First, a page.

A woman rewards a puppy while leash training.

Nutrition in Training

We know that taking home a dog is a lifelong commitment. A trained dog is a happy dog, with ongoing training a cornerstone of that lifetime of care. With more families welcoming dogs into their lives for the first time, some basic nutrition training tips can help keep them healthy in both mind and body.

When you have a dog it’s so important to find what drives them to perform. This can be toys, affection, but most often its food! Keep in mind that too much of a good thing can be a bad thing! The issue with treats outside of a normal meal is they pose the risk for weight gain in your pet, which can lead to obesity. Too many treats could also predispose your pet to malnutrition as most treats are not complete and balanced with essential nutrients.  

While the short-term benefits of exercising their mind and teaching them desirable behaviours is great, the long-term consequence of obesity can be associated with other health problems, including osteoarthritis, renal disease, skin disease, insulin resistance, and neoplasia in dogs. 

A woman leash training her german shepherd puppy in a grassy field with dandelions.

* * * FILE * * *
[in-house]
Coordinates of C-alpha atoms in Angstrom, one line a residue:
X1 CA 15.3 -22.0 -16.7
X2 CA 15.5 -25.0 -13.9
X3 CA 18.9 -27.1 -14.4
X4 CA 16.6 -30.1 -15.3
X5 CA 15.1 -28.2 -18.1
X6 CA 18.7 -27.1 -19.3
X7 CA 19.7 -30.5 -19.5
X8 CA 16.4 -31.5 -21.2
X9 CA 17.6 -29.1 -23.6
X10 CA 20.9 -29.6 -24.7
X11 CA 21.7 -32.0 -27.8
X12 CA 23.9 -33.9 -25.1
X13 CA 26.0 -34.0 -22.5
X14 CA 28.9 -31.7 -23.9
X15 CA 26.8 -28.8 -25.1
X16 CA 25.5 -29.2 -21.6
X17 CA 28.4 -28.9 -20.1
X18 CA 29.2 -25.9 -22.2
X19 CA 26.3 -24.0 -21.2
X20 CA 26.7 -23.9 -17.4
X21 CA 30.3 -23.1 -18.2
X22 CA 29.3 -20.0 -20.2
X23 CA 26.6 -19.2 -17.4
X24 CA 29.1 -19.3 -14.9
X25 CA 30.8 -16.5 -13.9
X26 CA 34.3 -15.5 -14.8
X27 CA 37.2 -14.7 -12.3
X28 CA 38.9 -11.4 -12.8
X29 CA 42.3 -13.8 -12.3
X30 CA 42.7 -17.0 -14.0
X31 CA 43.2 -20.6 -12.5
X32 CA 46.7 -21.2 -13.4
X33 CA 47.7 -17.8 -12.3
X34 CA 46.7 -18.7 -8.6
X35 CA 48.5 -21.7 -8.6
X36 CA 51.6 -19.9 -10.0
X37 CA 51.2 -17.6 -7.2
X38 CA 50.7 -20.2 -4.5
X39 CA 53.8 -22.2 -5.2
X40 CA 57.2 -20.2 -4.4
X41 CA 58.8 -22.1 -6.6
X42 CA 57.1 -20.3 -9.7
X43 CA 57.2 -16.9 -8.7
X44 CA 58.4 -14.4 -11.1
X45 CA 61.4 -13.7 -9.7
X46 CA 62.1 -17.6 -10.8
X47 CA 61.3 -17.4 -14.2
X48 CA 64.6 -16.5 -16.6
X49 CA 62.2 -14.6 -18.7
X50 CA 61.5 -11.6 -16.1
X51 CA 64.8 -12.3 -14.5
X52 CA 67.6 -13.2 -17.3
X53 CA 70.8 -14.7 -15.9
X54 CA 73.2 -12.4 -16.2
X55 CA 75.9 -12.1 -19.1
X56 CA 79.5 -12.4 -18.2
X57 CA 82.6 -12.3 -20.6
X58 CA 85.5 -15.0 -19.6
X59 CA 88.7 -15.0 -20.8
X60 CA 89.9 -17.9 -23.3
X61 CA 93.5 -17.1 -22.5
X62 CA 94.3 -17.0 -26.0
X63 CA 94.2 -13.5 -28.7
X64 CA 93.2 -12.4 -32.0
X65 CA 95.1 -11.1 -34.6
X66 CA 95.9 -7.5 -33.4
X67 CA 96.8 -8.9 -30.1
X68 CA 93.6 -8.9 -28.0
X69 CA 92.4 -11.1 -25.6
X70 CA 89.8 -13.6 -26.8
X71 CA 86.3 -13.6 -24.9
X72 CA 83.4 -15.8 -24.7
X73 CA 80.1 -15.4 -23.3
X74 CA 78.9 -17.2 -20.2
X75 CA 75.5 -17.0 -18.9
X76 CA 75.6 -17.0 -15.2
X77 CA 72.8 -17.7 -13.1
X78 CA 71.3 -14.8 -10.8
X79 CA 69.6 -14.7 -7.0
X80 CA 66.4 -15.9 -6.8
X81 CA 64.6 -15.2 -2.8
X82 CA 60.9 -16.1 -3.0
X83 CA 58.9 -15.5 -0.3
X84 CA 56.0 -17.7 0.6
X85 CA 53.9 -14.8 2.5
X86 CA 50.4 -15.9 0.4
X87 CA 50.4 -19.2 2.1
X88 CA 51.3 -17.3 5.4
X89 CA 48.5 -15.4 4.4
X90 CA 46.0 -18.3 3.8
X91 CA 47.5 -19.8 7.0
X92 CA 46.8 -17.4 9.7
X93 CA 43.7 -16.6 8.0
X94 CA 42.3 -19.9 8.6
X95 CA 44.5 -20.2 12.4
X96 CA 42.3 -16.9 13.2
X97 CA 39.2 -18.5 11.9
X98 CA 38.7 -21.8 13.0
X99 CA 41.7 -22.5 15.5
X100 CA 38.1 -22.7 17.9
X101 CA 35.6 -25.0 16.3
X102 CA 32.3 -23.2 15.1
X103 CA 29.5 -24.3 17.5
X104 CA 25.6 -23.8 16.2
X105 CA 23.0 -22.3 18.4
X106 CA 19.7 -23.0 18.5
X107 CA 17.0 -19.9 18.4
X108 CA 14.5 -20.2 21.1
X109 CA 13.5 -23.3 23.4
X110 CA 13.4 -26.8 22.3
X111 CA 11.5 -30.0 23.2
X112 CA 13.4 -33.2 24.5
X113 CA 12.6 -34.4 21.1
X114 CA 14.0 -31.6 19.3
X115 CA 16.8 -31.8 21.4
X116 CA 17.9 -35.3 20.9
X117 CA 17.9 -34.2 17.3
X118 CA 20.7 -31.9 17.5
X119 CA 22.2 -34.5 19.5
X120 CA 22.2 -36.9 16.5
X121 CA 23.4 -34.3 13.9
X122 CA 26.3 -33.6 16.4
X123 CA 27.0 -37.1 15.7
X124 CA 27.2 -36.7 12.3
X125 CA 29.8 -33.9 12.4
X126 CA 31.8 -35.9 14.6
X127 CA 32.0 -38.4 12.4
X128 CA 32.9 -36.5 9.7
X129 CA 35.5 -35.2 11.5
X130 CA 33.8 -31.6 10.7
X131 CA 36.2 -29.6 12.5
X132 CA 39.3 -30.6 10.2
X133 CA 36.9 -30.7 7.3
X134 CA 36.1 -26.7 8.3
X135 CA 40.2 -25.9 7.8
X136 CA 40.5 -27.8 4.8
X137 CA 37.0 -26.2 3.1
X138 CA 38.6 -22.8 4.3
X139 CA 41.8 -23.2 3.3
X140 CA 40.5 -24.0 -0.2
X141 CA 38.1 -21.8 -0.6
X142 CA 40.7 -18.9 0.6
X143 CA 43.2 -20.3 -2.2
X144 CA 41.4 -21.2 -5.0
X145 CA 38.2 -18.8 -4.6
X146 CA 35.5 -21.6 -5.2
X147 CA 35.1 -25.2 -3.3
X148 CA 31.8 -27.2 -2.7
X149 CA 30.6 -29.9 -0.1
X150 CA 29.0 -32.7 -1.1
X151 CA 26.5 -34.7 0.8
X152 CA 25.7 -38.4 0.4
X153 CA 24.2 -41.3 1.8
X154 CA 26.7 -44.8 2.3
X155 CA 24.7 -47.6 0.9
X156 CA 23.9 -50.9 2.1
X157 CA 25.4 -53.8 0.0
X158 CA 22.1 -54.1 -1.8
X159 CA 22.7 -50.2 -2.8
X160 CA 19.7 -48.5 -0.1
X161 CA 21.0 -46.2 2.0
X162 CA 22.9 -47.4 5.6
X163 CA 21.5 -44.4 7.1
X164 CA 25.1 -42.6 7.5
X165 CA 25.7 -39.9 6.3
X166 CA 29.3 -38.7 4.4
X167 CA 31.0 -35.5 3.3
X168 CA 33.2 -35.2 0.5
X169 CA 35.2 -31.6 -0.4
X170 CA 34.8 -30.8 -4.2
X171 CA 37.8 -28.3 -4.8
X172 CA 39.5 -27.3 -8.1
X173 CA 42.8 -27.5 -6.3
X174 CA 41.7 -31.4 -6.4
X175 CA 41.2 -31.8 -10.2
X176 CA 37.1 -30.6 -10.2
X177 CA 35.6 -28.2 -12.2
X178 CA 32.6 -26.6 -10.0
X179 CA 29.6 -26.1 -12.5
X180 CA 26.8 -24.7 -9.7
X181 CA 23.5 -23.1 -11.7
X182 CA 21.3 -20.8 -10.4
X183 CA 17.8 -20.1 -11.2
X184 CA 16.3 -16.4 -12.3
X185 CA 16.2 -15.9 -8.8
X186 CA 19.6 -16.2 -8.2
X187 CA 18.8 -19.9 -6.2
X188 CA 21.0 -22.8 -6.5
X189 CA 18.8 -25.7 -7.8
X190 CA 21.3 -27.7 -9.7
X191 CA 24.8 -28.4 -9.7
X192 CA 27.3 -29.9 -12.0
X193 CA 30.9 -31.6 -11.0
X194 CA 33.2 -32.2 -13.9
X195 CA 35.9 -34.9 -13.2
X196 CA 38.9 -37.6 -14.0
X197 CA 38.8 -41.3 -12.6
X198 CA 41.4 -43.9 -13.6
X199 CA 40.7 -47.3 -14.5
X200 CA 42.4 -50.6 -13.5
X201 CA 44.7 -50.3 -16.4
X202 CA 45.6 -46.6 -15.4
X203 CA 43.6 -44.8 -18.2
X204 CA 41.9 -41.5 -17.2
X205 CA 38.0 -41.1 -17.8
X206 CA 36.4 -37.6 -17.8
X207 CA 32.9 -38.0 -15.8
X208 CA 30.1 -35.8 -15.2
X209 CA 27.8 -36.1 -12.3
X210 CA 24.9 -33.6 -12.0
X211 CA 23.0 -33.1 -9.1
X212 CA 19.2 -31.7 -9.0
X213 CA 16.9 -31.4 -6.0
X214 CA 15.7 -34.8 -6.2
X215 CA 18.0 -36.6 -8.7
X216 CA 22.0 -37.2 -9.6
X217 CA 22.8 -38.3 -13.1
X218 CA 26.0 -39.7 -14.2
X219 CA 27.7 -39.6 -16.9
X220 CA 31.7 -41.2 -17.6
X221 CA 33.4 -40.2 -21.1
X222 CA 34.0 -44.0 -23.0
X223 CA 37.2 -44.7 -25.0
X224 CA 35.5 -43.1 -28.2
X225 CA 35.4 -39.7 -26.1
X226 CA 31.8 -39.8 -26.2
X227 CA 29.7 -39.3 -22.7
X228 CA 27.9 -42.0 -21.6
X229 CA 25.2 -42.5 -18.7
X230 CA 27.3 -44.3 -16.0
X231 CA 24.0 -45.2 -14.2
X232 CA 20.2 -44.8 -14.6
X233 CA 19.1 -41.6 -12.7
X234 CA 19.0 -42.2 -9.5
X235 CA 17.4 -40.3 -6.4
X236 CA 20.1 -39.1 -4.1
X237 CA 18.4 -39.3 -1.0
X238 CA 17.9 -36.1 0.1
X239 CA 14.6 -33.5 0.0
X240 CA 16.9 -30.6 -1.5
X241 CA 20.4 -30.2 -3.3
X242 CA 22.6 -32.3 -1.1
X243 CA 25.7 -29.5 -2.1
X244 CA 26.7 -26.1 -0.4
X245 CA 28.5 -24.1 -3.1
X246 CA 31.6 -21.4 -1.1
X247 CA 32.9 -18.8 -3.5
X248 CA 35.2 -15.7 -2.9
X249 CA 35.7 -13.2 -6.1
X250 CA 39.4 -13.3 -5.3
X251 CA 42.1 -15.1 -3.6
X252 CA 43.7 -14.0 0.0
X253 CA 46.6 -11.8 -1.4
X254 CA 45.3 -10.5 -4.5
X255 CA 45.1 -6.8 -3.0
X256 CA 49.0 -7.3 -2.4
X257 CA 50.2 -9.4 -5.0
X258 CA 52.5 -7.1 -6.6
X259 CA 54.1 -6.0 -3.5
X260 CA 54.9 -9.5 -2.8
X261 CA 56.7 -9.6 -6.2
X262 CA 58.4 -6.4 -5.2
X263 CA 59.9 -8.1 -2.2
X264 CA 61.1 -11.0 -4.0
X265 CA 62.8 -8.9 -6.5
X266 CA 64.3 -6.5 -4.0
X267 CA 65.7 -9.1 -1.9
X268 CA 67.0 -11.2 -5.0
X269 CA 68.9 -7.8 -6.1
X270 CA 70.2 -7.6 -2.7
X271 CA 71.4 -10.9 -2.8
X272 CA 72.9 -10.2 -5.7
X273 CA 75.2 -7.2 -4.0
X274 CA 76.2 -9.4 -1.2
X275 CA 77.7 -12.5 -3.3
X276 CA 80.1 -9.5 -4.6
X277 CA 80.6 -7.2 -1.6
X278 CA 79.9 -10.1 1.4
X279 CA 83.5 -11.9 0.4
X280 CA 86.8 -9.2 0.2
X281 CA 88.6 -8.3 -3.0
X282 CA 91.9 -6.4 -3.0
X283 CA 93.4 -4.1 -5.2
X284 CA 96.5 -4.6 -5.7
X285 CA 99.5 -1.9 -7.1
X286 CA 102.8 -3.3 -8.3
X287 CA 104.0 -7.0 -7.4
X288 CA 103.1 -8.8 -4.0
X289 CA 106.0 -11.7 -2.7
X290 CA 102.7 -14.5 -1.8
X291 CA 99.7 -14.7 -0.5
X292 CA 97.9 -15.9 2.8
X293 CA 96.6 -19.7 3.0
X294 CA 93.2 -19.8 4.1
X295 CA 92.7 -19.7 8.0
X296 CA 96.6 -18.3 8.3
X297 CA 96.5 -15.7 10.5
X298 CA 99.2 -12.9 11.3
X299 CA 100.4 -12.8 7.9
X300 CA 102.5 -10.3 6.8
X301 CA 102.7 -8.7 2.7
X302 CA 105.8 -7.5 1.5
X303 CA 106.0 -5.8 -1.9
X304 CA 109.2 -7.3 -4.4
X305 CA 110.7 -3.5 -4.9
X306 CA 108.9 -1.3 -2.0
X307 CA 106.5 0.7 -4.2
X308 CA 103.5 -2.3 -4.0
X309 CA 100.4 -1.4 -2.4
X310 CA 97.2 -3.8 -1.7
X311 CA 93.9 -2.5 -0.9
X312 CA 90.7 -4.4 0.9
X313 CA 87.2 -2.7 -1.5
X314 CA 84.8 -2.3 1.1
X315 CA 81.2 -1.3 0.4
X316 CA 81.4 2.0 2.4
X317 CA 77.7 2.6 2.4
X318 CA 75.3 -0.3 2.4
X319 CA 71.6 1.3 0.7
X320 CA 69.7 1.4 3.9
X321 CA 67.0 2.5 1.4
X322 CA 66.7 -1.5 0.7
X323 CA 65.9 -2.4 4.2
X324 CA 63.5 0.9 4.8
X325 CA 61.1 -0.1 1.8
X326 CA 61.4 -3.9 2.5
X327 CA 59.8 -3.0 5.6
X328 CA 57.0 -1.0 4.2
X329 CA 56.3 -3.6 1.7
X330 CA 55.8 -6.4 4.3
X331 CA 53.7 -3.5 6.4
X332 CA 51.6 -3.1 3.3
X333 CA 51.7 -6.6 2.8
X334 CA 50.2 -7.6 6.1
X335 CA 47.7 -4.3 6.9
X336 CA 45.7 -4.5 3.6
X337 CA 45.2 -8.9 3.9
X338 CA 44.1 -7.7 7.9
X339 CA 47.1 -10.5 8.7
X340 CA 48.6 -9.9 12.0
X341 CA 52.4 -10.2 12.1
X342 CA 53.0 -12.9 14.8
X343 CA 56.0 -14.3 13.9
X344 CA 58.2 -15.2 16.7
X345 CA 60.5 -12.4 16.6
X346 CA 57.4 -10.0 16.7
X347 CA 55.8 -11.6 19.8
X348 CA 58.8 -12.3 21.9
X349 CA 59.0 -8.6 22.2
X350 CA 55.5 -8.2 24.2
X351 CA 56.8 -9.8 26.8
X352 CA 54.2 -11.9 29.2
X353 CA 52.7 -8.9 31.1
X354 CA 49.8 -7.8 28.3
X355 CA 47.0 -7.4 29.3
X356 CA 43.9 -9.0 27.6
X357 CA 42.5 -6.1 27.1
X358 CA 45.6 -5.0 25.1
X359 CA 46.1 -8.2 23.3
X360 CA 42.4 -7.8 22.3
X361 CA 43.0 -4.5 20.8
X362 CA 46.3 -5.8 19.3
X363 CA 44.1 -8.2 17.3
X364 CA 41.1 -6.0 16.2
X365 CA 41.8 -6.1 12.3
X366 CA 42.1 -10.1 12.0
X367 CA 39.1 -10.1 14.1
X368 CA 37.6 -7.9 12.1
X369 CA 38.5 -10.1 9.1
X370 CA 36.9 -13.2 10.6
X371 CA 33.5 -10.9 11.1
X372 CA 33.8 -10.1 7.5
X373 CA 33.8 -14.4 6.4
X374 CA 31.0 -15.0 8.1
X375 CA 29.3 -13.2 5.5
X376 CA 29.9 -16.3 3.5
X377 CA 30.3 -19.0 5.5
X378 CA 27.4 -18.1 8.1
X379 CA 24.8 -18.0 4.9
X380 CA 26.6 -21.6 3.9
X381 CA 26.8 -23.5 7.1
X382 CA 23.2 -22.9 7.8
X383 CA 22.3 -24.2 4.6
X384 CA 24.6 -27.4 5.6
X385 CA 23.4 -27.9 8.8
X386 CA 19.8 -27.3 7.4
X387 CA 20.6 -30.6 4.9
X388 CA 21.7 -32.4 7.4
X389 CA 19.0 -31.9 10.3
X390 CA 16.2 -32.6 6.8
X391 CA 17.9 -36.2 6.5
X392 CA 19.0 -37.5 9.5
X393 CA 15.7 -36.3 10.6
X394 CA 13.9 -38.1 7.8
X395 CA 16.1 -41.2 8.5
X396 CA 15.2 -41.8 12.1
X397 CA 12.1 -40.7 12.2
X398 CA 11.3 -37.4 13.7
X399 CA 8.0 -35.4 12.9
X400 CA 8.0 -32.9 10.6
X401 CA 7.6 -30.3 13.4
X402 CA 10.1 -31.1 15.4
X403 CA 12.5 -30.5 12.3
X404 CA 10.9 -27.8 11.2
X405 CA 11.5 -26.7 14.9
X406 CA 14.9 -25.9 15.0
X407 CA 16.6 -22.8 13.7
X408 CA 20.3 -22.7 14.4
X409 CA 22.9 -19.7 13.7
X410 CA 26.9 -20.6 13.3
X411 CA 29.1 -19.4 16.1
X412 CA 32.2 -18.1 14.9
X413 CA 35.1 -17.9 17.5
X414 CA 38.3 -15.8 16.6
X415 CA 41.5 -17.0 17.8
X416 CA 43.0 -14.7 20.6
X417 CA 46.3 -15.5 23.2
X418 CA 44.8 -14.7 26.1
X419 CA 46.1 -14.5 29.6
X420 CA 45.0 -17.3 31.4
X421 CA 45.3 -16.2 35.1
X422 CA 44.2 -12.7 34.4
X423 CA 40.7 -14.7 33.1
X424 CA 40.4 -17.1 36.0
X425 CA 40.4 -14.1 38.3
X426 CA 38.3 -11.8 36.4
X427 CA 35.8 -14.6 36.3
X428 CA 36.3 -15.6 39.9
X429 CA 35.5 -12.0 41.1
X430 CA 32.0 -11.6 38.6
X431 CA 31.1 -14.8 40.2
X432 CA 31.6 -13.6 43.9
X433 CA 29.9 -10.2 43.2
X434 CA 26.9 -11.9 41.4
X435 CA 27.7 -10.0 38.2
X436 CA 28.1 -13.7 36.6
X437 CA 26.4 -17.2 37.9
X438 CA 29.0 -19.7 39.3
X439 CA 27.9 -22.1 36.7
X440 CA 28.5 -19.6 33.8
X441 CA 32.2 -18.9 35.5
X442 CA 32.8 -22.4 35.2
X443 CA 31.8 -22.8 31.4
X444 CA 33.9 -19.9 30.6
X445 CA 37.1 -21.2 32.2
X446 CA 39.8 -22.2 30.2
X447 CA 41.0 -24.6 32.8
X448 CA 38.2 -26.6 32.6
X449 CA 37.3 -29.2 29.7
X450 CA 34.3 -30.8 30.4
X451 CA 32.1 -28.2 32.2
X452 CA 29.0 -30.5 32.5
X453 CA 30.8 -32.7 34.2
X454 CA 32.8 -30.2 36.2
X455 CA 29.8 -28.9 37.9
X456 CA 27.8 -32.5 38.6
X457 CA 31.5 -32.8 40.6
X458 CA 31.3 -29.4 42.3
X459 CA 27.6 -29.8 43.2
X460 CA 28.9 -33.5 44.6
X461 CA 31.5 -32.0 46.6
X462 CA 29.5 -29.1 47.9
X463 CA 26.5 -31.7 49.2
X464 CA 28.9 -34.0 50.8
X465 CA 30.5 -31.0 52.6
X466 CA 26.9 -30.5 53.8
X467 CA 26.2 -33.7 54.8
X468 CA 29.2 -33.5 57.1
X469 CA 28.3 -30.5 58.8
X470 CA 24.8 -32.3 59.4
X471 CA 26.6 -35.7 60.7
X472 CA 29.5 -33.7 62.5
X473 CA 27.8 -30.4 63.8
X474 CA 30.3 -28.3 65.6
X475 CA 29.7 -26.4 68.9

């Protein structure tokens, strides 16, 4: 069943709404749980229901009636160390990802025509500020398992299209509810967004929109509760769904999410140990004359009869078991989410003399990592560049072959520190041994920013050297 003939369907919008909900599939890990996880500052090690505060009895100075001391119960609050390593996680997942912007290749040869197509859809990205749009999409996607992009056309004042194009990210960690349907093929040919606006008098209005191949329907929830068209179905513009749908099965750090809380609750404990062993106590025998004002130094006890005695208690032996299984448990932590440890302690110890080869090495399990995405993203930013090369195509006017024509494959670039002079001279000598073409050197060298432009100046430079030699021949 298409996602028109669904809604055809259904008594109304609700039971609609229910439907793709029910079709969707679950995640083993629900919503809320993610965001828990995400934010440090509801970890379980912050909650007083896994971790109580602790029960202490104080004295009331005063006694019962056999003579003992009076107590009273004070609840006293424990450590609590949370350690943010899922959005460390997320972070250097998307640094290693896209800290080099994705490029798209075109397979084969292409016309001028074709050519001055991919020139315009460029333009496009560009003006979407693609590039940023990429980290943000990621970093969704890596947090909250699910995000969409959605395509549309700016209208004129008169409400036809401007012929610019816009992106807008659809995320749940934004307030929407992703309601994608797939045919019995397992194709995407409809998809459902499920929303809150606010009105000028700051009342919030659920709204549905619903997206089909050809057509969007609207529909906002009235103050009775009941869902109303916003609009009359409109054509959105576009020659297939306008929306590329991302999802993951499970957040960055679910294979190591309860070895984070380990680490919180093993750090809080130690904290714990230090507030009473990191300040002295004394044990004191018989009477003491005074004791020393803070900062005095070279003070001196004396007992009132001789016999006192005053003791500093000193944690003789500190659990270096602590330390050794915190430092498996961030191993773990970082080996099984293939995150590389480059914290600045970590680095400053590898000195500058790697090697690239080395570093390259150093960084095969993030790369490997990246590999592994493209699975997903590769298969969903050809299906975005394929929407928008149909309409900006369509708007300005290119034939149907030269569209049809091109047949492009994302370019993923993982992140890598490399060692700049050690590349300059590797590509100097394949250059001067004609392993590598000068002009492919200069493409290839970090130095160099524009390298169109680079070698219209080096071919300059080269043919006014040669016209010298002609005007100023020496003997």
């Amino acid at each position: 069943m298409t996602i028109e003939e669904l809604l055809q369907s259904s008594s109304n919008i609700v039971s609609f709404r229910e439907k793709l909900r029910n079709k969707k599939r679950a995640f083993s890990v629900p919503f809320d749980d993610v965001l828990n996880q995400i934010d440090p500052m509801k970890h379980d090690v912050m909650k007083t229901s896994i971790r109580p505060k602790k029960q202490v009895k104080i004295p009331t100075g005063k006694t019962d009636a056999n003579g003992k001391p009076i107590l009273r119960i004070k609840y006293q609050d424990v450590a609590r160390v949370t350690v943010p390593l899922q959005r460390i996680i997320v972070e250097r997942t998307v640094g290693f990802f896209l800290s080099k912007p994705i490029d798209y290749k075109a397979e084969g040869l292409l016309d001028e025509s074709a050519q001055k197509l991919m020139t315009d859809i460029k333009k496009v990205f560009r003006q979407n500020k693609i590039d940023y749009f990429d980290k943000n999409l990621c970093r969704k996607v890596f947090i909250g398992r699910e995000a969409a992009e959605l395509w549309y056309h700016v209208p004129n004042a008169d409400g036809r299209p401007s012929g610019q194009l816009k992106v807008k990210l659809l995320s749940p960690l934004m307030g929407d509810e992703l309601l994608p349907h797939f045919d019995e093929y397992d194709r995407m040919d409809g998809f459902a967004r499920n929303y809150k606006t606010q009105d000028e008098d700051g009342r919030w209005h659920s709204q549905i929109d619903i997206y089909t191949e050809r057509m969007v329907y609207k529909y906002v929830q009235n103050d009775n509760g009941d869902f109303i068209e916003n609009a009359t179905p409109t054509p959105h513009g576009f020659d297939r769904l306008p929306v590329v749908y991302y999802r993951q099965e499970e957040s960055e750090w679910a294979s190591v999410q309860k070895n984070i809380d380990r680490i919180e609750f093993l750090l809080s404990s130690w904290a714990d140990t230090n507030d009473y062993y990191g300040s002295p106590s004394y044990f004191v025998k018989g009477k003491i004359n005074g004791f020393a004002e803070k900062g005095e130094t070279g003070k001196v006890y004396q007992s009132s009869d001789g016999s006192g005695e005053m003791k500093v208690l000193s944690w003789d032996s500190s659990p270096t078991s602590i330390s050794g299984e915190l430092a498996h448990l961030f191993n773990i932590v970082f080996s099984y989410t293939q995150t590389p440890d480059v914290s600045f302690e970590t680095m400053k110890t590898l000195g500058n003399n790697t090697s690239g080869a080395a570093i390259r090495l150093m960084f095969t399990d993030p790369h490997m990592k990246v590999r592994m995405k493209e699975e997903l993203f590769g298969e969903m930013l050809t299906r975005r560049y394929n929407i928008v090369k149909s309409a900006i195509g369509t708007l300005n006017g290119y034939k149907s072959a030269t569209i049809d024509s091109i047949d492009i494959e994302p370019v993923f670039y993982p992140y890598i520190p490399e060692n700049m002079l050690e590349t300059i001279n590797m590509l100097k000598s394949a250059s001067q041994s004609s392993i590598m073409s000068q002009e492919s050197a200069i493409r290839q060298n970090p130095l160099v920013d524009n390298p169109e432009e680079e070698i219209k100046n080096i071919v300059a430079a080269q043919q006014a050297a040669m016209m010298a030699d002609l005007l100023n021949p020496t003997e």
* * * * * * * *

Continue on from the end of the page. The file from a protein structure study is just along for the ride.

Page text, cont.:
Shoshana is shaping early heeling with Kinetic as a puppy

Step 1: Calculating your dog’s daily treat budget 

Just like humans, dogs require a certain number of calories per day in order to supply enough energy to maintain a healthy body weight. It’s best to consult with your veterinarian to determine how many daily calories are best for your dog based on their activity level, current body weight and body composition, breed, and neuter/spay status. They can then calculate your pet’s feeding amount, or food dose.  

For responsible treating, it is important to keep in mind the 10% rule. This entails keeping any food outside of your dog’s daily meals to no more than 10% of their daily caloric intake. The majority of your dogs’ calories should be provided by a complete and balanced food, at least 90% of their daily needs.  

You can also check your dog’s current dog food; kibble, wet food, fresh or raw food, as it should have a kcal/kg amount and a recommended feeding guide on it. This feeding guide is a guideline that is based on the energy density of the food and the estimated caloric requirements for a dog of that body weight. The feeding guide can be a good starting place, but it is based on estimations only. Your pet is an individual, so adjustments may be required to maintain your pet’s body weight. When adding treats, reduce the amount of food they are being fed by 10% to allow for treat calories.